Once you’ve dedicated a lot of time and effort to cleaning up your diet, selecting high quality foods, and preparing healthy meals it’s important to put some thought into storage containers.
As a general rule, I never recommend plastic. That said, it’s almost impossible to shop these days without purchasing foods that have been stored in plastic. From the lining of cans, to plastic-lined tetra packs, to plastic bags, to plastic containers…plastic is everywhere! Since avoiding all of these plastics can be very difficult, the next best thing is to transfer your foods once you get home.
What’s the problem with plastic, you ask? The problems are many. The most notable issue is that plastics contain xenoestrogens…chemicals which mimic the actions of estrogen in the body. While this effect is also seen with the phytochemicals in soy (see my previous blog), the effects of xenoestrogens amplify estrogen’s action in the body, as opposed to soy, which can minimize it.
Bisphenol A, which has recently received a lot of attention, is just one example of a xenoestrogen found in plastic. Phlalates are another group of xenoestrogens which have been well researched. The effects of these chemicals are wide-ranging. They have been suggested to be involved in estrogen-related cancers (breast, uterine, ovarian), as well as in birth defects, miscarriages, declining libido and decreased sperm count and quality. They may be involved in early onset of puberty, endometriosis, uterine fibroids, PMS, and PCOS. In addition, some studies have suggested that xenoestrogens disrupt the action of pancreatic Beta Cells, which can result in a pre-diabetic condition of insulin resistance and unhealthy fat deposition.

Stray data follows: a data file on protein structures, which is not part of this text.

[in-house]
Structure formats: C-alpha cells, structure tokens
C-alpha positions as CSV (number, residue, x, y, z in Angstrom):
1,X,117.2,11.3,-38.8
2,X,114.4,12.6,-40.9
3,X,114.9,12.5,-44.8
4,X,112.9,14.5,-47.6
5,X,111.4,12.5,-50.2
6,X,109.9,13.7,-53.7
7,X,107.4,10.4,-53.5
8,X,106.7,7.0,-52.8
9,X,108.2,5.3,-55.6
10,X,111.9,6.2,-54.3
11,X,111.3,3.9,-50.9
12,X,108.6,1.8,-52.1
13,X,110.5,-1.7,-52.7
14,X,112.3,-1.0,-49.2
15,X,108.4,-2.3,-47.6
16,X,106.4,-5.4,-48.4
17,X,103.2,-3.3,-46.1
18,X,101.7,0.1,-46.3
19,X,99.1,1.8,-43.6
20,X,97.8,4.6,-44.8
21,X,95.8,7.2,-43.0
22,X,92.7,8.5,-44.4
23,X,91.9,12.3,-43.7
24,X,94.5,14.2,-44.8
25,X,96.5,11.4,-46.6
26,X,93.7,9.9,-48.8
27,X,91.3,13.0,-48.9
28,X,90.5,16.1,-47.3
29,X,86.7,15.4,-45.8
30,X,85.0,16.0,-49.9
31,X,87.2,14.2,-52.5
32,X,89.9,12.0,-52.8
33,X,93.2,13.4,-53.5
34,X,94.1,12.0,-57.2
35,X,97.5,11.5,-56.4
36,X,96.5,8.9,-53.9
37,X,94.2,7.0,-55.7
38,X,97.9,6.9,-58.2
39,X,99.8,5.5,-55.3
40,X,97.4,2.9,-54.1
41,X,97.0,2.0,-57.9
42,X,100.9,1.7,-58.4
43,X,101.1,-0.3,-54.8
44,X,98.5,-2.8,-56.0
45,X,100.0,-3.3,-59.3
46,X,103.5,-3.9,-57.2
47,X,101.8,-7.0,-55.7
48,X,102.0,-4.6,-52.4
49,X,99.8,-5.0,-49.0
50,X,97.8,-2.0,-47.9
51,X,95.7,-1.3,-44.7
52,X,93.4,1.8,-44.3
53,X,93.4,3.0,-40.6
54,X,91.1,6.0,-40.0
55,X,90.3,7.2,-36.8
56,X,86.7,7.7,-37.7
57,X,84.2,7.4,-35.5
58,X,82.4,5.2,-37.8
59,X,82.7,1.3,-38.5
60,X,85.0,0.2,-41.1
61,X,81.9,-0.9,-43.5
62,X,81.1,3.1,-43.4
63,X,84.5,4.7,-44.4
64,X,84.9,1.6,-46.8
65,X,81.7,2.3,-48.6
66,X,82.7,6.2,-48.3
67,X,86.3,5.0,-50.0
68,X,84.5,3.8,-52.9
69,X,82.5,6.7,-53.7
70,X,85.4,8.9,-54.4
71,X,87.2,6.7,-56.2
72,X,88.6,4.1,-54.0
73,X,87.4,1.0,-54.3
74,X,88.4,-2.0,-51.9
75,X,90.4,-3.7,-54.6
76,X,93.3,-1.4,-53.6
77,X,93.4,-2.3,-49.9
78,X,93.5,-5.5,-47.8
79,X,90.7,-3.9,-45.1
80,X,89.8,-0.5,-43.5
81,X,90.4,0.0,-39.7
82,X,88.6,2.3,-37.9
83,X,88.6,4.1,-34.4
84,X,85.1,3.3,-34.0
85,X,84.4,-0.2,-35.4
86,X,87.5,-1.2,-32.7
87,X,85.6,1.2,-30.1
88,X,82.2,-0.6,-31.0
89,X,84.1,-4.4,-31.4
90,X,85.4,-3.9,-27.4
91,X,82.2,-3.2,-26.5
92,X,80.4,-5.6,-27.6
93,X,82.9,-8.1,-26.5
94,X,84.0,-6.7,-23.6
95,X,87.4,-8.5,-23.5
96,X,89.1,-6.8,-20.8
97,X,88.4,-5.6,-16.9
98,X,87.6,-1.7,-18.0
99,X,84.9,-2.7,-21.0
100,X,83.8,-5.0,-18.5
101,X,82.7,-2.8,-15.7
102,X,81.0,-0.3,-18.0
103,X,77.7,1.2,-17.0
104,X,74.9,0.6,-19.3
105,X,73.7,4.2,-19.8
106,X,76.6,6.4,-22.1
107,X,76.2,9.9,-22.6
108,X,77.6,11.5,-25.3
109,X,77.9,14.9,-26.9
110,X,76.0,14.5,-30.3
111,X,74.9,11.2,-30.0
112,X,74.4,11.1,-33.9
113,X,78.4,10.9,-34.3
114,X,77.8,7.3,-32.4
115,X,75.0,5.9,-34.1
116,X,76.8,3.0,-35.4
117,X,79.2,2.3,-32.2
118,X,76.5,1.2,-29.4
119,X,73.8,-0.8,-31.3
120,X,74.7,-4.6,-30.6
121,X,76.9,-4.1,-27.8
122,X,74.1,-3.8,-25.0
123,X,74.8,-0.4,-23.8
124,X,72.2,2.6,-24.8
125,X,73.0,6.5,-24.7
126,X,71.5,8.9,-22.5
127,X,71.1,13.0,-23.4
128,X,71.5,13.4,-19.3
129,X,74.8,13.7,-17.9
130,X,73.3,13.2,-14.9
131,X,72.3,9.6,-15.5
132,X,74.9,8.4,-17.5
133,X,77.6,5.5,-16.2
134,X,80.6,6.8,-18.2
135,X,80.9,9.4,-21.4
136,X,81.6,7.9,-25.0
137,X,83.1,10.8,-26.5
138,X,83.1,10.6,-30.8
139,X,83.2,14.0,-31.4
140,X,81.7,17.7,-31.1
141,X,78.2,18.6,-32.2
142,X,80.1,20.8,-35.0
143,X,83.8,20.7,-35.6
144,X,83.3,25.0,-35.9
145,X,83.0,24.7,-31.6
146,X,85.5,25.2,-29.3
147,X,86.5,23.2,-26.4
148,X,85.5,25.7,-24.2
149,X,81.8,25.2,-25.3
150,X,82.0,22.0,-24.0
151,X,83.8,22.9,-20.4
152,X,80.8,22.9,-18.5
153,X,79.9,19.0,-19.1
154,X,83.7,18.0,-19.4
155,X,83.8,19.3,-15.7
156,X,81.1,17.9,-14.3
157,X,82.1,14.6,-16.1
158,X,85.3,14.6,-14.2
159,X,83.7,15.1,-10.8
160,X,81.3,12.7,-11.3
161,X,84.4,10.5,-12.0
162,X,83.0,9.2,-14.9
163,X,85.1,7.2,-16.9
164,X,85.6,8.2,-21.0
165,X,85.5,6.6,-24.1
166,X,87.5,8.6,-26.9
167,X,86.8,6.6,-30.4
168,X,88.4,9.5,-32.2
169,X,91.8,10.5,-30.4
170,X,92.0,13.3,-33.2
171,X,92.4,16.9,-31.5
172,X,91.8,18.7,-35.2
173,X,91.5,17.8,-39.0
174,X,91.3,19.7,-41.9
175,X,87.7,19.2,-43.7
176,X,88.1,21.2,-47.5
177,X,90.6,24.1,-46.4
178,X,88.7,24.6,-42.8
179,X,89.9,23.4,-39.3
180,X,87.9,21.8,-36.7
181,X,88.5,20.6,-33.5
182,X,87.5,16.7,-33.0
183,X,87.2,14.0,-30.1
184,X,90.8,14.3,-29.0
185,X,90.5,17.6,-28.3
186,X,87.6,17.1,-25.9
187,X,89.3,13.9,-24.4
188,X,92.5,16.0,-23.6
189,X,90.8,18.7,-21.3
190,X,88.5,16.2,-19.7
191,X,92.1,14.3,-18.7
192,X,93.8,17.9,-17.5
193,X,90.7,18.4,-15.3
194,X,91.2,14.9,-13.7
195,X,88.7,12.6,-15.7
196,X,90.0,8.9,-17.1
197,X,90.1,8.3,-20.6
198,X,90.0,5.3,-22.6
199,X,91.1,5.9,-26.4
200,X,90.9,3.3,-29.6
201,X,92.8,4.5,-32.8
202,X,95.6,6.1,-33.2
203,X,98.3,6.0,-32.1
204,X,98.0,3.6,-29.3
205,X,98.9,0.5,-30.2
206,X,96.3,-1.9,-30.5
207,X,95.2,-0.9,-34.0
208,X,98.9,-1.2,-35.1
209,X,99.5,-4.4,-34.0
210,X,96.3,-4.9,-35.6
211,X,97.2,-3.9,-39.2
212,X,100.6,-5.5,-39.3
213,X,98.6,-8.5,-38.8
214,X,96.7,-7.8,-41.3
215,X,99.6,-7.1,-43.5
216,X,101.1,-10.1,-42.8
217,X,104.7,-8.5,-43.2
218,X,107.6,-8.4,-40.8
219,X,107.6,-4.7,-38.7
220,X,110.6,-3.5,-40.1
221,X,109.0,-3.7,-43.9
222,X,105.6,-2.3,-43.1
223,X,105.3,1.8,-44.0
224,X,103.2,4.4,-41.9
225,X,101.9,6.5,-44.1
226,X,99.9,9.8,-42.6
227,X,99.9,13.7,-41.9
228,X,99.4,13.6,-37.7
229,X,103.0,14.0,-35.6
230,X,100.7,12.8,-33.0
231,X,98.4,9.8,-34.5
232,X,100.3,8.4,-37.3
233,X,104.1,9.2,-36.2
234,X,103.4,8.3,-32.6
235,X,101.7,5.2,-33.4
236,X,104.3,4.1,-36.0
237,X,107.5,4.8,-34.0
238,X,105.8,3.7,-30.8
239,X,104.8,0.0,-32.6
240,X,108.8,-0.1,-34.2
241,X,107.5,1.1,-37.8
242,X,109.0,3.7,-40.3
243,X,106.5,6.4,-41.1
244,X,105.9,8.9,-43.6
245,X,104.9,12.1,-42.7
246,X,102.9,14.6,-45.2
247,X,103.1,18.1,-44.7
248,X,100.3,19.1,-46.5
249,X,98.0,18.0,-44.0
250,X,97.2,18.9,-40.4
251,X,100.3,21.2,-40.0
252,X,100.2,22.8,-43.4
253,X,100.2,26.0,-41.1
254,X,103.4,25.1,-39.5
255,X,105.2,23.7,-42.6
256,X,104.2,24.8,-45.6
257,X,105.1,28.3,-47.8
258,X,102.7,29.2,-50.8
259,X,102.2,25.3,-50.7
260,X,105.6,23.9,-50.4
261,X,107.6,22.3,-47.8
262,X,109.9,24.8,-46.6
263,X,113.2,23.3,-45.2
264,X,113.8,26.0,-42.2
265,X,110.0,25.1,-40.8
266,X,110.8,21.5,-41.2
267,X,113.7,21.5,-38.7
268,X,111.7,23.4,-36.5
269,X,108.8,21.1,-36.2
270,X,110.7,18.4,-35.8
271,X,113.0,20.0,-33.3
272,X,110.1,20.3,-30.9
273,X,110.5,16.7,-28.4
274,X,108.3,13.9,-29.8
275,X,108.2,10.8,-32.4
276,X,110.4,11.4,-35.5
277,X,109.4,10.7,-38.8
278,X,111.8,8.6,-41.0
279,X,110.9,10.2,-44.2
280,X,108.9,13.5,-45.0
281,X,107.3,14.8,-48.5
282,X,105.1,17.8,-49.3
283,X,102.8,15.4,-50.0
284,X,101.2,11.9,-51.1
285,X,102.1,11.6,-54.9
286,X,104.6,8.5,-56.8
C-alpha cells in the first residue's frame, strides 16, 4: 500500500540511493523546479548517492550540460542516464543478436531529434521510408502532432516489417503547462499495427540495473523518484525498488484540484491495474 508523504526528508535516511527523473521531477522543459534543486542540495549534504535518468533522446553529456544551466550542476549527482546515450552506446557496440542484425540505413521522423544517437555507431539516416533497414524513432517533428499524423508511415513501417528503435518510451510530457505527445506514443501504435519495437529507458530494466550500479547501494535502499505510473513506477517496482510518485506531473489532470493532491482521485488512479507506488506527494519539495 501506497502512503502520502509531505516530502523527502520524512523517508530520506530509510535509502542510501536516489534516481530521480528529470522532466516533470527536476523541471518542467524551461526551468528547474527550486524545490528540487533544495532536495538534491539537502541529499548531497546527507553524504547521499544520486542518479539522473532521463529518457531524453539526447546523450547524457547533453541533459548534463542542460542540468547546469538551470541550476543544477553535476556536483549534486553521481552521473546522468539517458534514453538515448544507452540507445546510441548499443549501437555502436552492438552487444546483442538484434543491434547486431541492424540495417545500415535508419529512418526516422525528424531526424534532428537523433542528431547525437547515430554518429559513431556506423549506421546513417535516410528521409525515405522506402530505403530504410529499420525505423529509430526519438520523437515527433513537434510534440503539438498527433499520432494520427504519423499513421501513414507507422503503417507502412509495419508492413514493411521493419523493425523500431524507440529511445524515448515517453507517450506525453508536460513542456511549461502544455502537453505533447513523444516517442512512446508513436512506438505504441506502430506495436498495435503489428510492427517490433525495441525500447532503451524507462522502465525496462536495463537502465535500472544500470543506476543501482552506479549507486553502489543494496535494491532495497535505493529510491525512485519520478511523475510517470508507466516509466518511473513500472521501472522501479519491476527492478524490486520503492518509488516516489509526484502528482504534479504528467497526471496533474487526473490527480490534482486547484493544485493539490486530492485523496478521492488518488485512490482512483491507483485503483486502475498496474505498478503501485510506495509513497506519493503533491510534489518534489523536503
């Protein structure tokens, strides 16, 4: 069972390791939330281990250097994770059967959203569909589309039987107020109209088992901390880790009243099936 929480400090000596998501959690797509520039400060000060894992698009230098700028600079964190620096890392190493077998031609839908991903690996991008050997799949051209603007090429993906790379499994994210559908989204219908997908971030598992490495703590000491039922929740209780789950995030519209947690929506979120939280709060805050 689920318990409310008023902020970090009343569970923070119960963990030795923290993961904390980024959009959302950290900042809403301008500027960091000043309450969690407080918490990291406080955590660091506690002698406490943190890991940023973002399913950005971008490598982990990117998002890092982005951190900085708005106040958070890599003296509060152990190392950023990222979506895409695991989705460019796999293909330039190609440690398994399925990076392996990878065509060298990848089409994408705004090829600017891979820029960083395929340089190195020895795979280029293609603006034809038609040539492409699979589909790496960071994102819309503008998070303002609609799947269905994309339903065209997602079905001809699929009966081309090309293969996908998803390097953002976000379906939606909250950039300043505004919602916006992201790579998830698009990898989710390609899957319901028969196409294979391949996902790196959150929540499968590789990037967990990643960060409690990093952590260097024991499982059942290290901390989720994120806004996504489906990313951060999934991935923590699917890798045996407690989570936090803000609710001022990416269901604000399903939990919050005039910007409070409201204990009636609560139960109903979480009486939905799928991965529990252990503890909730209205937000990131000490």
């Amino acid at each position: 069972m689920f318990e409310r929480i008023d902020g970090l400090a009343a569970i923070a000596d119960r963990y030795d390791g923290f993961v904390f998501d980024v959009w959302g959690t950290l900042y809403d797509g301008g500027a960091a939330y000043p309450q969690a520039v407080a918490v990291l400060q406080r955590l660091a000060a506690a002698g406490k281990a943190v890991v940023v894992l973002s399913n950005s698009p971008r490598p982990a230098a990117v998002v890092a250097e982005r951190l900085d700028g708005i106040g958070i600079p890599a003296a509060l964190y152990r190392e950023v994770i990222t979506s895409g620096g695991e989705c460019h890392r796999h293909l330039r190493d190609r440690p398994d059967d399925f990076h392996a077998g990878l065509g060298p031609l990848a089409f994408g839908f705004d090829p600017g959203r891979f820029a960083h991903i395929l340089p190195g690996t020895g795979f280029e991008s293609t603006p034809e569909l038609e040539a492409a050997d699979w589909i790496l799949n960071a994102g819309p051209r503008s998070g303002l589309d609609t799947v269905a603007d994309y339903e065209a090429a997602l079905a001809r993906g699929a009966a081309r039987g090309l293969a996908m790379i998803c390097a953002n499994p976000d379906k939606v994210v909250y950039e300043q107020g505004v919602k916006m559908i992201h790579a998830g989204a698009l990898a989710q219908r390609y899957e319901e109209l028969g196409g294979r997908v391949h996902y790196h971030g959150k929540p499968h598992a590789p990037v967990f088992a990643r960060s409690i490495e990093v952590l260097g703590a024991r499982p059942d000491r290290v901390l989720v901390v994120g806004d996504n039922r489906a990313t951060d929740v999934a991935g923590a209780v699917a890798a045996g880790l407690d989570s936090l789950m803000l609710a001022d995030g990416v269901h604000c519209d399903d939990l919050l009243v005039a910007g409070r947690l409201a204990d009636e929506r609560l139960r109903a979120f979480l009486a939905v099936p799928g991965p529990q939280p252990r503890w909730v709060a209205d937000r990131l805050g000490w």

What are some of the storage options? Glass is my favorite. I recommend that once you bring your food home from the grocery store, you transfer anything that is stored in plastic into a glass container. These can be purchased at places like Canadian Tire, Home Outfitters, Walmart, or Storage Solutions. Alternately, you may choose to save all your jars from the foods you buy that are packaged in glass, to reuse. Very environmental!
Another great option is stainless steel. While these containers are not as readily available, covered stainless steel containers can be found at some health food stores, as well as The Safety Super Store in Mississauga. Online shops, of course, are always an option as well.
Stainless steel is a great option for children’s lunches, as most schools do not permit glass containers for safety reasons.
Finally, silicone is a reasonable option as well. Research to date has not shown a risk to heating silicone. There are many baking, freezing and feeding silicone products on the market to choose from.
To minimize your exposure to xenoestrogens, consider the following tips:
Whenever possible, purchase foods stored in glass, not plastic. There are many glass-packaged options available for juices, sauces, oils, vinegars and dressings.
When you purchase foods packaged in plastic, transfer them to a glass container as soon as you get home.
Never heat plastic, as this will accelerate the release of xenoestrogens into your food. I don’t recommend freezing foods in plastic either, as the change in temperature while thawing will destabilize the xenoestrogens.
Do not serve food in plastic, especially warm or hot food. For children, I do recommend using glass/ceramic from an early age, but stainless steel is a great option for those tykes who insist on throwing their plates overboard during a meal.
Purchase a glass water bottle. This will be better for your health and better for the environment.
Don’t put plastic in the dishwasher. Repeated heating of these products will break down the plastic and release dangerous chemicals.
If you do choose to have plastic containers in your home, inspect your containers regularly. Scratches and other “cosmetic” effects are an indication that it’s time to replace these containers. Any scratch or blemish will increase the chemical-releasing surface area of your container.
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